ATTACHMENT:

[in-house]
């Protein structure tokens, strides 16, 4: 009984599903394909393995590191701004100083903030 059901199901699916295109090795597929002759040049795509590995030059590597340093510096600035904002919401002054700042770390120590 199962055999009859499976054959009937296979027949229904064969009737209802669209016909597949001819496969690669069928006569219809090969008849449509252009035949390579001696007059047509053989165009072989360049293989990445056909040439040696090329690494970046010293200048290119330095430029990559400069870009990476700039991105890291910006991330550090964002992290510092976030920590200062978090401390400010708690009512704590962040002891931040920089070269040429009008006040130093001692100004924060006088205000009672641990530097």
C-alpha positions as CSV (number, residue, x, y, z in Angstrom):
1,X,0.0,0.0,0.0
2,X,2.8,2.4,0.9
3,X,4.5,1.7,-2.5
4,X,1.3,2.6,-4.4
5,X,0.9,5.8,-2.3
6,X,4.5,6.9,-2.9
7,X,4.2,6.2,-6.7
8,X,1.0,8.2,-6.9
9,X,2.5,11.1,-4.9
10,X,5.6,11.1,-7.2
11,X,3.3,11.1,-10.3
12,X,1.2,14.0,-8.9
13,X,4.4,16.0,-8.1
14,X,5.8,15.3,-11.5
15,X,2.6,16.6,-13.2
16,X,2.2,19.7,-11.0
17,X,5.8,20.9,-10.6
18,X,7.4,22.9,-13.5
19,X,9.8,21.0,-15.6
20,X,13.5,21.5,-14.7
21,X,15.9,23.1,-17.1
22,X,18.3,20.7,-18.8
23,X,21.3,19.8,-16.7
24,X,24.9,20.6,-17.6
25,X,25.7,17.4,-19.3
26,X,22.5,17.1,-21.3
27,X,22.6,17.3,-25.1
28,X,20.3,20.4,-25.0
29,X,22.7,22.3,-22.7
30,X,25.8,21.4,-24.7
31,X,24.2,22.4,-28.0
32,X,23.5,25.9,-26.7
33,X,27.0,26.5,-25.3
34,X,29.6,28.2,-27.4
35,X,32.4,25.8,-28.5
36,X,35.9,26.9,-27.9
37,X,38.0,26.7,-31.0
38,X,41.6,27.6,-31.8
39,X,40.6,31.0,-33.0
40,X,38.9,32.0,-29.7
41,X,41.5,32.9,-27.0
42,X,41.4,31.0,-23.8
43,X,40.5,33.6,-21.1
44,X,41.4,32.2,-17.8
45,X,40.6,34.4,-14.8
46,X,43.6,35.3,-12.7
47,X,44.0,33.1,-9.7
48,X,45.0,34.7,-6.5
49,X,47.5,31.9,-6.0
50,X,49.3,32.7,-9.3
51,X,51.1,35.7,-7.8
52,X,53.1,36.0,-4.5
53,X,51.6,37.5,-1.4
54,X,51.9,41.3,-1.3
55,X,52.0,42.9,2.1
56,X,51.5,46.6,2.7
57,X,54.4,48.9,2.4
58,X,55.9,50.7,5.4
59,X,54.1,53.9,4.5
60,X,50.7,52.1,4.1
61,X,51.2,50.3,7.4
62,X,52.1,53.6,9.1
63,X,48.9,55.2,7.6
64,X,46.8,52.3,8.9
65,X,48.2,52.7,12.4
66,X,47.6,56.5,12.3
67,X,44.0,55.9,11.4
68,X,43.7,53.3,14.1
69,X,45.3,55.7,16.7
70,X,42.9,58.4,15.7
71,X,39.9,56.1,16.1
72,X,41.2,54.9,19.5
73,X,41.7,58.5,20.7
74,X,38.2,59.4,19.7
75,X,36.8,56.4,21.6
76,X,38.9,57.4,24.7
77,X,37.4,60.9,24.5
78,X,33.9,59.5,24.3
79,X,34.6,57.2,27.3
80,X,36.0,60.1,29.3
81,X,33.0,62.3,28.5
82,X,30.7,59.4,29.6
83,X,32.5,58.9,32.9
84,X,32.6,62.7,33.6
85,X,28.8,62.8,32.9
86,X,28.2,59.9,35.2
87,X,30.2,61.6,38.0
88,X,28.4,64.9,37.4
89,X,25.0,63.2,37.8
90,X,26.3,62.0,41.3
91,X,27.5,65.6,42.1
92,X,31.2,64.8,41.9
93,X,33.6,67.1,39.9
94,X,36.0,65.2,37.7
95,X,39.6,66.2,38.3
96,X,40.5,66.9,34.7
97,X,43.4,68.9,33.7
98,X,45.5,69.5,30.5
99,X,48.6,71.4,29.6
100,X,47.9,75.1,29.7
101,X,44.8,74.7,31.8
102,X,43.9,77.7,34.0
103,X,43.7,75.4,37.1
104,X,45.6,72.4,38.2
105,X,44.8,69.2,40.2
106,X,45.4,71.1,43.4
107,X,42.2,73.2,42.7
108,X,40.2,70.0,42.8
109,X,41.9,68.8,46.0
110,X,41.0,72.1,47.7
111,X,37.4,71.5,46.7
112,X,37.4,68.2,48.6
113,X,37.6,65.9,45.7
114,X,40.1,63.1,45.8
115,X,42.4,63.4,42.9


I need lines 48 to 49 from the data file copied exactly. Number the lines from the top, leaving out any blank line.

45,X,40.6,34.4,-14.8
46,X,43.6,35.3,-12.7